Similarly, never mark email that you actually asked for as spam. For example, if you subscribe to my newsletter and later on you no longer want it, unsubscribe.
In both cases, marking legitimate email as spam can actually harm the business and its customers, because email providers may use your actions to begin filtering this legitimate email as spam for others, who may not think it’s spam at all.
Don’t unsubscribe from emails that give you value
It should go without saying, but if you’re getting value from an email subscription, don’t unsubscribe.
If the emails are things you look forward to, or file away for future reference, or just generally read and value, that’s exactly what email mailing lists are for: putting value into your inbox.
Naturally, I hope you feel that way about The Ask Leo! Newsletter. 🙂 (But if you don’t … then yes, you should unsubscribe, using the link at the bottom of every message. Seriously, if you’re not getting value from my newsletter, I don’t want to bug you.)
I’ve been doing this for a few days, and have developed a little bit of a sense for what appears to be valuable to me.
- My friends’ mailing lists. As you might expect, I have a few entrepreneurial friends, and I subscribe to their work both to show support and to give them feedback they might not hear from less invested readers.
- Email that I actually read. This falls into a couple of buckets: entertainment (like This is True, though that falls into the prior bucket as well), and business-related (a couple of CopyBlogger‘s lists are good examples). If I find myself reading them immediately, or saving them to read later and then actually doing so, then it’s a clear keeper.
- Businesses I do repeat business with. Starbucks and Amazon contact me regularly, and that’s OK.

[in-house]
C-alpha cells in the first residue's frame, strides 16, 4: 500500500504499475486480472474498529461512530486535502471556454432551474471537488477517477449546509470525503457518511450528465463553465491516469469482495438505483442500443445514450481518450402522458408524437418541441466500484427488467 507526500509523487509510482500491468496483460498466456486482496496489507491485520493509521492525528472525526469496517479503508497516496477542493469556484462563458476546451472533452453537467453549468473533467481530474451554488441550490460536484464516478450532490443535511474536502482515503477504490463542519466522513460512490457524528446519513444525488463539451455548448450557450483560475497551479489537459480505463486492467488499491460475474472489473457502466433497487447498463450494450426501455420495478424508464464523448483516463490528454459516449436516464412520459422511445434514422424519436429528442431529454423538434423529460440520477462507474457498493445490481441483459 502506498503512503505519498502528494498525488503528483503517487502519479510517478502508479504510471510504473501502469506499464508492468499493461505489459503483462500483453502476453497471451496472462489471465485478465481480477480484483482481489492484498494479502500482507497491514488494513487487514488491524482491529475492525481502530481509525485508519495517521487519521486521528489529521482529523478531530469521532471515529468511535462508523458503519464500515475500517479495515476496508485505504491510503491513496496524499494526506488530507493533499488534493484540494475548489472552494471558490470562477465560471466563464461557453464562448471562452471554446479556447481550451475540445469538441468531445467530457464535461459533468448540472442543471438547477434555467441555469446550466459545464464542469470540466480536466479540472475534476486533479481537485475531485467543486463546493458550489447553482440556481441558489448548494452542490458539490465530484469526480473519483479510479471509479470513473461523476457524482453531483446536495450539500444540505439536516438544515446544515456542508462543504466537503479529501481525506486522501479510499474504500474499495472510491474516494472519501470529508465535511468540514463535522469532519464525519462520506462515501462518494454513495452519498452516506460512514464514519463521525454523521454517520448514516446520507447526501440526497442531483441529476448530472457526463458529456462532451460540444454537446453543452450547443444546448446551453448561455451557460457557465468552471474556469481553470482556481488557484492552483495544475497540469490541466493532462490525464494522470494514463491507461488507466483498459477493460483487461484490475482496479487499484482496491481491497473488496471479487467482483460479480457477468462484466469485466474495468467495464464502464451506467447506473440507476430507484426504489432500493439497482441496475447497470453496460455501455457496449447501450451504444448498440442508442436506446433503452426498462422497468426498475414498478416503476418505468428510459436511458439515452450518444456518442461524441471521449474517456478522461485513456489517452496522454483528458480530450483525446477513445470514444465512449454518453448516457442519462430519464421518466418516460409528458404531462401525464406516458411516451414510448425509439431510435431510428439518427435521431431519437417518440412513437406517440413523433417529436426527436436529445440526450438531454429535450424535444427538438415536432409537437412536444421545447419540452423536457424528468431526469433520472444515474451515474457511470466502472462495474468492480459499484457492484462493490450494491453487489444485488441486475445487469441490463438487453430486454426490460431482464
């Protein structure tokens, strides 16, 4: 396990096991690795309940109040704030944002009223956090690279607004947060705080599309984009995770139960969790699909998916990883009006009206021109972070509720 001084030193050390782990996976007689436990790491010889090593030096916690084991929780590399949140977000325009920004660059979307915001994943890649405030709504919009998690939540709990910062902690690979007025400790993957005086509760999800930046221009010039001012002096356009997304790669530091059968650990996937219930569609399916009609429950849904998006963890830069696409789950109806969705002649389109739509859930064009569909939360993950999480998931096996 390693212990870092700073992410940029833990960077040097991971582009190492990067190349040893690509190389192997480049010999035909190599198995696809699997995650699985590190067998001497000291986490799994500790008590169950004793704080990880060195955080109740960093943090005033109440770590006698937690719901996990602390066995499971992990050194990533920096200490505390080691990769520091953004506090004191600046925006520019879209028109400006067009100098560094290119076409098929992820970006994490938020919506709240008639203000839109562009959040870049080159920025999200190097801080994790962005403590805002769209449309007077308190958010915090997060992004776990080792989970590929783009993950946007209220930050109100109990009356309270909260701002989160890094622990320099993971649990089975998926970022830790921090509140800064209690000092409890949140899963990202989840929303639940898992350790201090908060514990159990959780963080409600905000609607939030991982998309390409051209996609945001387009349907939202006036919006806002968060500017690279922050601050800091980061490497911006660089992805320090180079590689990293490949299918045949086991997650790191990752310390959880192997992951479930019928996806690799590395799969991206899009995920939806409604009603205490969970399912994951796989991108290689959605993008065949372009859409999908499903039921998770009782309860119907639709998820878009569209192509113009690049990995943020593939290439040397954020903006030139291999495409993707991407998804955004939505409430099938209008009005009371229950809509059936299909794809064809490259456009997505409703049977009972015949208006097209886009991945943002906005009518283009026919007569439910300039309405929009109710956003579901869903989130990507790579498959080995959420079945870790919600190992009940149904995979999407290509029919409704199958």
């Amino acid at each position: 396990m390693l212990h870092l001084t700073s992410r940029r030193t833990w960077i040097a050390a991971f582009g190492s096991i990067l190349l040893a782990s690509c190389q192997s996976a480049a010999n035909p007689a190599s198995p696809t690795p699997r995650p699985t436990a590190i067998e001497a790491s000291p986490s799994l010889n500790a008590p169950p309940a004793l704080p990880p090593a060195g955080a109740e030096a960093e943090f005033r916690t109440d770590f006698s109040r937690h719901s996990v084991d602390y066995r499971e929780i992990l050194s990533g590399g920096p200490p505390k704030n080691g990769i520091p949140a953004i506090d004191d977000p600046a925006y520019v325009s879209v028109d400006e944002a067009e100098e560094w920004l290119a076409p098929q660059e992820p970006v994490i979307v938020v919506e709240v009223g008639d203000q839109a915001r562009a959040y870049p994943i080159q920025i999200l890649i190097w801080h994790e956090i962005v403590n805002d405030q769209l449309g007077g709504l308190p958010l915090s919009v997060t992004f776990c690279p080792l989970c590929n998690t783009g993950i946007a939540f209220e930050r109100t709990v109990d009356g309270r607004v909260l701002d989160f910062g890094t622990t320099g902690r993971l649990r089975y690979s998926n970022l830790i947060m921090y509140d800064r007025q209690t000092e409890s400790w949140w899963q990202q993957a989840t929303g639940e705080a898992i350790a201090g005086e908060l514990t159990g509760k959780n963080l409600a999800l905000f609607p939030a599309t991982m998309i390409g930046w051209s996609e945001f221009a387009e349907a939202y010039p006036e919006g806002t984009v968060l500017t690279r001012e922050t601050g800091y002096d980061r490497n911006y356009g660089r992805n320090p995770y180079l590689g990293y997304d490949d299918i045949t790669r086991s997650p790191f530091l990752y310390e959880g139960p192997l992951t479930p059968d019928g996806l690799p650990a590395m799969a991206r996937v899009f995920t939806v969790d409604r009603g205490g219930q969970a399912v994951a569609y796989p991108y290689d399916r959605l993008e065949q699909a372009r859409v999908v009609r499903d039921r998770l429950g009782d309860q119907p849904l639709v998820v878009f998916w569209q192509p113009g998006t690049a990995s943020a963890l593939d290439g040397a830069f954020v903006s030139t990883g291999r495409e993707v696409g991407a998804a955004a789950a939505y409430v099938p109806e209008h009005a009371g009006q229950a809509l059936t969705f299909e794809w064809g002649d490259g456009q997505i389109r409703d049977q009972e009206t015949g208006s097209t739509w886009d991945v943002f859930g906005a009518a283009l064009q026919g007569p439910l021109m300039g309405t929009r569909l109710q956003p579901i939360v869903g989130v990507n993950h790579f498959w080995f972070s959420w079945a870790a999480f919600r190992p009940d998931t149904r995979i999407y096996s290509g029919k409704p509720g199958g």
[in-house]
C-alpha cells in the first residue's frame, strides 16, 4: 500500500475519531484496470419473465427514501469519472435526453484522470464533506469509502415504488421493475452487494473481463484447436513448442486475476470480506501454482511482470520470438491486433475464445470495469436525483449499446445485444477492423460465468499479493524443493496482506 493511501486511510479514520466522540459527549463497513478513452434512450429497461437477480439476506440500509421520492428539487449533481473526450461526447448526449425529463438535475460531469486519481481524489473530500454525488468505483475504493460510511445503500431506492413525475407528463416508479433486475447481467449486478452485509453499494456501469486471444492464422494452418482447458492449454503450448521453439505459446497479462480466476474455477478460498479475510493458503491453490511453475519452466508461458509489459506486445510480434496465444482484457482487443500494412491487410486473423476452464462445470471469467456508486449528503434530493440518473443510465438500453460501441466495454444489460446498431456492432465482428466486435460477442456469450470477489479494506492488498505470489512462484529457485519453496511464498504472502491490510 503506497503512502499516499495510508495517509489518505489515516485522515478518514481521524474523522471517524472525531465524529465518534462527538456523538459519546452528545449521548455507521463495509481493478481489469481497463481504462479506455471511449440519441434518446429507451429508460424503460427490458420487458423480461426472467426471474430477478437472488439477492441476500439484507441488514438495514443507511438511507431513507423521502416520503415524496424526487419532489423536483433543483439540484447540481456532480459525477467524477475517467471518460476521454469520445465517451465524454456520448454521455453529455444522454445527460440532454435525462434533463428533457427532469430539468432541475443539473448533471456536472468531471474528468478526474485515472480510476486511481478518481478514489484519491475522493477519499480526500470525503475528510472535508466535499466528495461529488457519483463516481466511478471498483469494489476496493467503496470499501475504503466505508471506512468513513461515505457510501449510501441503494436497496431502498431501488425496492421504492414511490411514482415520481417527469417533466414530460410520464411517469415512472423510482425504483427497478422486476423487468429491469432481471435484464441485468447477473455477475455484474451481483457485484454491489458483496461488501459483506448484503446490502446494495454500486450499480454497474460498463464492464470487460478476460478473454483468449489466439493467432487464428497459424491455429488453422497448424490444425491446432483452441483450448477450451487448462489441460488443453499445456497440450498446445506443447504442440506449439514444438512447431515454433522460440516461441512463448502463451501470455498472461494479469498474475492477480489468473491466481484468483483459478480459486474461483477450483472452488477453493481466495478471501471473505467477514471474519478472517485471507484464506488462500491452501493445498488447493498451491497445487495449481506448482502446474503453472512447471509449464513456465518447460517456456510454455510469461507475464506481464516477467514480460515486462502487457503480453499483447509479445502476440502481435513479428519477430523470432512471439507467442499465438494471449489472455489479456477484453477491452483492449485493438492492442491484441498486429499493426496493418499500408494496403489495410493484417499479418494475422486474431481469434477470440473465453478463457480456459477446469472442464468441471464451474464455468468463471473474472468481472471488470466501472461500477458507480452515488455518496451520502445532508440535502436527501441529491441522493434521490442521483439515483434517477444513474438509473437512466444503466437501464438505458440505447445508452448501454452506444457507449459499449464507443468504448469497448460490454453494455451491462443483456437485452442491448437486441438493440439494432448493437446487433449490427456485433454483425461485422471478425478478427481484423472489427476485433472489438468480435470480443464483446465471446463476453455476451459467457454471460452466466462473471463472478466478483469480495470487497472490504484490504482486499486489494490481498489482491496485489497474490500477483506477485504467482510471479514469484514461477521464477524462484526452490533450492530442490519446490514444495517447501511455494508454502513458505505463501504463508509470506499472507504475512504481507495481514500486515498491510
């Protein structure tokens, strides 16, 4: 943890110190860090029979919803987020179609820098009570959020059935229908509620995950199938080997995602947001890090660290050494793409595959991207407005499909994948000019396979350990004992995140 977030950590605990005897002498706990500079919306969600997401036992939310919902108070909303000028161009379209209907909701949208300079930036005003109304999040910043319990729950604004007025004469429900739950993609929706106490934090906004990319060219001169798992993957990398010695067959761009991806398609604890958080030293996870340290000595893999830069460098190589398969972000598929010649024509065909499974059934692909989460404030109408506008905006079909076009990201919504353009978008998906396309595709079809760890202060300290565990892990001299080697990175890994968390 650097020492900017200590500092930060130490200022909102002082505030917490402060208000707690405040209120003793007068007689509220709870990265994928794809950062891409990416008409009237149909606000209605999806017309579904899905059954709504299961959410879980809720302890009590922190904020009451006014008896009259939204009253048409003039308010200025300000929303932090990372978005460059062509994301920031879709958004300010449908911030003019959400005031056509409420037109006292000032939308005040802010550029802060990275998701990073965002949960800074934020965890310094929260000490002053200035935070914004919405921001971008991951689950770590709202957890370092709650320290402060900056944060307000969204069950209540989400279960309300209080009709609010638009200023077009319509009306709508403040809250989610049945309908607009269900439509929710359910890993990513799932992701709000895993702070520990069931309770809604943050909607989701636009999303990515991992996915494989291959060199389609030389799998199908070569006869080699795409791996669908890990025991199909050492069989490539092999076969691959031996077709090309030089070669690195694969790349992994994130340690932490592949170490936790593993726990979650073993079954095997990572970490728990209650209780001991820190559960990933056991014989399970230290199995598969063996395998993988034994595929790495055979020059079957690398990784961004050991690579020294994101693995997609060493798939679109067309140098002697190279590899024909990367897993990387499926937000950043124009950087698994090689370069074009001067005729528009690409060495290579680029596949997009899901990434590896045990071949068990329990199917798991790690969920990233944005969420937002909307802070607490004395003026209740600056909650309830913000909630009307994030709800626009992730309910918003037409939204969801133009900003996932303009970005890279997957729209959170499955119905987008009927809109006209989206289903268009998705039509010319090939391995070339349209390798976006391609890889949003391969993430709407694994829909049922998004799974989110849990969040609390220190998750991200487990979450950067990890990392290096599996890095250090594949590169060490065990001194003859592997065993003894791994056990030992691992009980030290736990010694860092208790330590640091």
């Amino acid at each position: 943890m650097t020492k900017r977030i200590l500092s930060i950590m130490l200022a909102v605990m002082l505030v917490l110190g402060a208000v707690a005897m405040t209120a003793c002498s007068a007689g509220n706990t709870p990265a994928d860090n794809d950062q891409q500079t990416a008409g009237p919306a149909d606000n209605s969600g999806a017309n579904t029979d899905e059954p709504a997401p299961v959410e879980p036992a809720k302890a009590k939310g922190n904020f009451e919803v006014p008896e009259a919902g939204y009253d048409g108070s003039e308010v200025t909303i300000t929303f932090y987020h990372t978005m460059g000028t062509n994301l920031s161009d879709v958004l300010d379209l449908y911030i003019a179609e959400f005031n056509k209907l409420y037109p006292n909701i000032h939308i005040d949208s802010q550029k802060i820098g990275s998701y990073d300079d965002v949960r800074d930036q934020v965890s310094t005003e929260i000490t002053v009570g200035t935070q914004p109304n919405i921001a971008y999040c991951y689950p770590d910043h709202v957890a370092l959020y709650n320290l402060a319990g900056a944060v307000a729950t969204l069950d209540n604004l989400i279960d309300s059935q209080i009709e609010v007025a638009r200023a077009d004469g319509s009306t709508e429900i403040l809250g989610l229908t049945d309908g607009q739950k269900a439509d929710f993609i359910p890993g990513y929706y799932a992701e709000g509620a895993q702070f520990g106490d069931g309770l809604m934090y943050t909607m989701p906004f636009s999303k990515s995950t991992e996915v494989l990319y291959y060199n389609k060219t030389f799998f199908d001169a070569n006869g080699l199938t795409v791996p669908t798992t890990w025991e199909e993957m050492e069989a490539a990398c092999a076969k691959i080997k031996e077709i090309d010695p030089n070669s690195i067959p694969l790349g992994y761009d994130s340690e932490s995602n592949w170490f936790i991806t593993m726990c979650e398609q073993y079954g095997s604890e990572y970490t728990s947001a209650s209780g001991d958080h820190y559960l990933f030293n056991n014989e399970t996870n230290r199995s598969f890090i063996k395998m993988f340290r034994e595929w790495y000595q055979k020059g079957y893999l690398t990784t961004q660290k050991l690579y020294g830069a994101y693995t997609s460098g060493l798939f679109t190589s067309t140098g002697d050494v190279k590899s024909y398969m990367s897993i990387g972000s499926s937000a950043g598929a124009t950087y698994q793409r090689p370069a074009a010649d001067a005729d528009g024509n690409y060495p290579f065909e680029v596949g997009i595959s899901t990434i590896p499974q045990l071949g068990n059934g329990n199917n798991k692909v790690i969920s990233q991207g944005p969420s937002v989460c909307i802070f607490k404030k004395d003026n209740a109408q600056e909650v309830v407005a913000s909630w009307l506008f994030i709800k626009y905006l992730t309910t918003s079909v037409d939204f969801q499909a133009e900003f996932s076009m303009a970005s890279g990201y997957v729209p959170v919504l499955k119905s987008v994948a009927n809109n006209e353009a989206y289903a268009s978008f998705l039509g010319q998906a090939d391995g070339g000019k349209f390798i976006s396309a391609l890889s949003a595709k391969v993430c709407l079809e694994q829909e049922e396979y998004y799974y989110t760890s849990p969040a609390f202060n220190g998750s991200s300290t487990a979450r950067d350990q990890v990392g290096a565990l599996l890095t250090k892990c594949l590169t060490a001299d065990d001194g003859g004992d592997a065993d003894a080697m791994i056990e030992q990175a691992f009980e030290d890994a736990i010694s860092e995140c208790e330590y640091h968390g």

- Most (though not all) non-profit organizations that I support.
- Emails that are too frequent. I mentioned earlier a business that was emailing me daily with new and cool featured items. It hurt to unsubscribe, because they are indeed cool items … but I only have so many hours in the day.
- Emails that I routinely discard. That’s a clue that I shouldn’t be getting them in the first place. Unsubscribe.
That’s just me; your criteria may be different. What I recommend is that you think about what your criteria should be. Then, during this busy holiday season, when all of these email sources are sending you plenty of reminders, evaluate each, and start unsubscribing. In the midst of holiday chaos, here’s one arena in which you can have complete control!
Subscribe to Ask Leo!
I’d be remiss if, while talking about email subscriptions and unsubscribing from things, I didn’t mention my own newsletter – The Ask Leo! Newsletter.
I believe that my newsletter adds value by including lots of information, solutions to problems you might be experiencing, tips for using your technology more effectively, and strategies for staying safe online.
Subscribe, and give it a try.
If you find that it doesn’t add value, if you find you’re simply discarding it unopened each week, then unsubscribe. In fact, please unsubscribe. Like I said earlier, I don’t want to bug you. 🙂